stop-losing-heat-insulate-your-attic-door-hatch

Stop Losing Heat! Insulate and Air-Seal Your Drop-Down Attic Stairs!

Most homeowners have a love-hate relationship with their attics. They love the extra storage that an attic can allot, but hate the draft and heat loss that come packaged standard with the extra space. Lucky for you, stopping that draft and saving some serious cash on your heating bill is as simple as can be!

If you need to insulate your entire attic, then be sure to read our blog: Insulating Your Attic!

Step 1 – Air-Sealing the Trim

Most drop-down stairs are covered on the bottom by a thin piece of plywood; not very good for insulation! Before we can get to fixing the entire hatch, however, let’s close the cracks around the hatch itself.

To do this, start by carefully pulling down the finish trim. (Pray that the installer used finish nails and not, say, ring-shank nails.) Set aside the trim and, using caulk for smaller gaps (less than 1/4″) or foam sealant for larger ones, seal the gap between the attic hatch framing and the rough cut drywall. (I have to be just a shade vague there, as the drywall can either butt up against the hatch frame or lap over it).

Apply a bead of caulk on the inside and outside edges of the trim, and then reattach it.

Step 2 – Insulating the Door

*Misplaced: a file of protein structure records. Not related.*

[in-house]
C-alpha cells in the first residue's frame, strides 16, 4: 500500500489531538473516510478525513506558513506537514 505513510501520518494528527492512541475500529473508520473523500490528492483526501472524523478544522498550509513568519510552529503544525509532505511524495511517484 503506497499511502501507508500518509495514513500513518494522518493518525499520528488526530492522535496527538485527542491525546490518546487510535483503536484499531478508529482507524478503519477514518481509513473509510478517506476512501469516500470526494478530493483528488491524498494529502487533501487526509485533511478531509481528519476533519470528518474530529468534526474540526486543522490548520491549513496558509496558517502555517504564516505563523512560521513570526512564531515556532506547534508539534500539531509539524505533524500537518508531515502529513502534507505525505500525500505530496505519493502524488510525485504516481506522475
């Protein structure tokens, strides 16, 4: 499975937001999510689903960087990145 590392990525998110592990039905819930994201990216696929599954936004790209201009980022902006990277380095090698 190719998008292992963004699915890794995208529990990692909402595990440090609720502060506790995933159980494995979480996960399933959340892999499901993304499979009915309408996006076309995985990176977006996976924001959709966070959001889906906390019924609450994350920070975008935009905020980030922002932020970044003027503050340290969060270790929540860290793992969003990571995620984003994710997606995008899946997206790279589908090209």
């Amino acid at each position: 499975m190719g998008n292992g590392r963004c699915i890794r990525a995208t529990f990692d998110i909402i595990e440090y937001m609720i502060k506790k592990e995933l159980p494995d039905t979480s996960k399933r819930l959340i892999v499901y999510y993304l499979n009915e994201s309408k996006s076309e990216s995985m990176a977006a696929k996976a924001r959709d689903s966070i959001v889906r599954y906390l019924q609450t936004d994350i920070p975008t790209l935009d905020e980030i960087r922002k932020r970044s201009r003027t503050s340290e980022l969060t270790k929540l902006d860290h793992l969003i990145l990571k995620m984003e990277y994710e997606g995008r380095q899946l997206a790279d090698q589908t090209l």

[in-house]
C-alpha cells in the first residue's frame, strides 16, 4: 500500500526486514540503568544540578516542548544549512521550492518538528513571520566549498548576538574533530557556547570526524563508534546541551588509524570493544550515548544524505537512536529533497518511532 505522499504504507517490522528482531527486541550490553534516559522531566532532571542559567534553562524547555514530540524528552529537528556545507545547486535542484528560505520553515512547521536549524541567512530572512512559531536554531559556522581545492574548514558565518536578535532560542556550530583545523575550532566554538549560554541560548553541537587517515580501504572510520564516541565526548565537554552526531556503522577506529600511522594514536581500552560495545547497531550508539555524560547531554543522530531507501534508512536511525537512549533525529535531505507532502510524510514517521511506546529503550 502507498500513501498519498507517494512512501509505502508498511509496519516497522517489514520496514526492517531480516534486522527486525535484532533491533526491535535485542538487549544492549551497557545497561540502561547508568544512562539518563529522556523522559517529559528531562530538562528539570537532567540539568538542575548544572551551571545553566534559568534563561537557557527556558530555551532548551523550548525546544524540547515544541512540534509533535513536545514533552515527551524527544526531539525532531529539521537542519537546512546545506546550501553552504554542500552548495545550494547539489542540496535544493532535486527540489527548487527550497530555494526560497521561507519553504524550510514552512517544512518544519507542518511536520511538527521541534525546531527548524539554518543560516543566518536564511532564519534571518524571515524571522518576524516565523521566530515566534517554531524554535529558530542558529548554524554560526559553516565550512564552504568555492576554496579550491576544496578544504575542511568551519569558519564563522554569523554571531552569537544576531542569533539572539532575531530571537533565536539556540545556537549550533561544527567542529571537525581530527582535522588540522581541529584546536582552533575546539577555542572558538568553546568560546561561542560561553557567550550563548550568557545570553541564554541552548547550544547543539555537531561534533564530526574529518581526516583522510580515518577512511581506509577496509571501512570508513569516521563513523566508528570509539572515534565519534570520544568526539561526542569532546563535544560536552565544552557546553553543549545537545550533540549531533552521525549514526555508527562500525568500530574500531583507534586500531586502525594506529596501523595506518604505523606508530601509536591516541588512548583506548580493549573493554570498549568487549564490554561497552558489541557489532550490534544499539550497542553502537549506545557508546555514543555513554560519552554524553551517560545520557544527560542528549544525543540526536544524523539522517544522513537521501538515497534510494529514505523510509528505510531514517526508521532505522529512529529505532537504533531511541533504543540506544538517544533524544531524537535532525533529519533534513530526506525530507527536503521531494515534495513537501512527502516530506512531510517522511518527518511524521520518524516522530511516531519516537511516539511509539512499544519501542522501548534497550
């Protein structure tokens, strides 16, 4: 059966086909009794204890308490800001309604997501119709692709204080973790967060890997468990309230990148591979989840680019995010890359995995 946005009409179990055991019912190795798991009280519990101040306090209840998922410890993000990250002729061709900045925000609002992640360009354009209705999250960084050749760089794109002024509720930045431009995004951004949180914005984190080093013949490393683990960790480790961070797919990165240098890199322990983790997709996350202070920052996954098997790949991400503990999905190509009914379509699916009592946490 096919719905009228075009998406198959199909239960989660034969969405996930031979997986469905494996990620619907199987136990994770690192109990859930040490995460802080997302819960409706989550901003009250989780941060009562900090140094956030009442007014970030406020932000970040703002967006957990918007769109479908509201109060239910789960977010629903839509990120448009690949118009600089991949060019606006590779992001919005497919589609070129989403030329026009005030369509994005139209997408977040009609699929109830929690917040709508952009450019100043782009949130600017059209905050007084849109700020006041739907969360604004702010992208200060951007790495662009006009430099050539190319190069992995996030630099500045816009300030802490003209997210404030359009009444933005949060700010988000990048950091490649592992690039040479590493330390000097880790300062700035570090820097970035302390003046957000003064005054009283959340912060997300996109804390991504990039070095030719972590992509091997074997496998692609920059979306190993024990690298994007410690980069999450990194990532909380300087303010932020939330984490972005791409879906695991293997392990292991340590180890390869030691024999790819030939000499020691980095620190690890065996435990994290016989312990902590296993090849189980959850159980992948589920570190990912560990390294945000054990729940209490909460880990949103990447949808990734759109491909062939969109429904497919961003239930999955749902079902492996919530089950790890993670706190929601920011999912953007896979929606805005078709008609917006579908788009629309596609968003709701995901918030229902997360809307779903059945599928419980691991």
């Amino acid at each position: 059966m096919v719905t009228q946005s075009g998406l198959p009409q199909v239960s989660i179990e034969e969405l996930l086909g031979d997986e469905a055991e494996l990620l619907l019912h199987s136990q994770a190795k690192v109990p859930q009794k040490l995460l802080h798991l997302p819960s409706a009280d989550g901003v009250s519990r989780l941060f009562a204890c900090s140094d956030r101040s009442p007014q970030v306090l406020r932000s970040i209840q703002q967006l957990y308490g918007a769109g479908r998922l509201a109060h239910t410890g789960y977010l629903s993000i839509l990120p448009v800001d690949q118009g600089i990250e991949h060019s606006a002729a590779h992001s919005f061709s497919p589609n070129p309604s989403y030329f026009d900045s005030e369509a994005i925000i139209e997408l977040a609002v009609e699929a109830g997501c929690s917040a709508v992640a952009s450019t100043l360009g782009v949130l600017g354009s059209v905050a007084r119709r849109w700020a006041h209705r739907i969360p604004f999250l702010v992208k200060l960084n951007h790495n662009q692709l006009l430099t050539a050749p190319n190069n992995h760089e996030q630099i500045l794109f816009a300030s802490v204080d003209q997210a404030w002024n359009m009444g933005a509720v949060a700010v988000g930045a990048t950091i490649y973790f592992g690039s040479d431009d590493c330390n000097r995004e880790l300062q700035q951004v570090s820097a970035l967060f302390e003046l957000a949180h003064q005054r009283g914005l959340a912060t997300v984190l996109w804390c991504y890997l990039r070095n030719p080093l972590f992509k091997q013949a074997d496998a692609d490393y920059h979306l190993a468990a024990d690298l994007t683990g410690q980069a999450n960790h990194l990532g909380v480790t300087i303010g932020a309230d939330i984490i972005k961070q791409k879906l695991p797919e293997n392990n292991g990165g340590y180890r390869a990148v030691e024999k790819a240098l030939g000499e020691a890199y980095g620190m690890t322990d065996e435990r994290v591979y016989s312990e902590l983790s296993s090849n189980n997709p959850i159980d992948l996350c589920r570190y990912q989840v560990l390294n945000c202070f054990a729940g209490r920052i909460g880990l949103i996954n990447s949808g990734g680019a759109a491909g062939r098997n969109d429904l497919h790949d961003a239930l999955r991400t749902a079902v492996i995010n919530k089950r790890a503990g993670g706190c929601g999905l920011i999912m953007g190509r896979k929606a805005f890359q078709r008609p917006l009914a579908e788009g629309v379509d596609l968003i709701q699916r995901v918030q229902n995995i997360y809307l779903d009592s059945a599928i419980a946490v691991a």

Buying an insulated box for your attic door is something that could run you upwards of $200, so why not just make it for about $30?

What you’re going to need:

  • 1 – ¾” x 4’ x 8’ sheet rigid foam board
  • 1 – 2” x 30’ roll foil duct tape
  • 2 – ¾” x 17’ roll foam tape weather stripping
  • 1 – tube caulking (optional)

Use a measuring tape to measure the width and length of the door hatch. After that, measure how high the stairs protrude above the opening, adding about 2 inches for padding.

With these measurements the foam into the 4 walls and the top of your box. After cutting one side of the foam, flip the insulation and bend it before cutting again. This will make sure your cuts are nice and clean. Join the corners with foil tape, and use the caulking along the inner seams to get a sealed finish.

Put the top piece on your sides, and join one long edge to the box with foil tape. Apply 5 vertical strips along the joined edge followed by several long horizontal strips to join it completely. This will act like a hinge and allow your door to swing freely.

Clean and wash the floor around the attic door. Place your constructed box in place and begin to tape it down to the floor. Use foil tape along the entire edge to hold it in place. Apply a bead of caulk around the entire inner edge to help seal it entirely.

Close the lid on your way out and you’re done!

Wrap Up

This simple box was cheap, easy to build, and will be effective for years! If you have any questions about how well this will work for your home, or simply need the materials to get started, then visit any of our Koopman Lumber locations! Thanks for reading!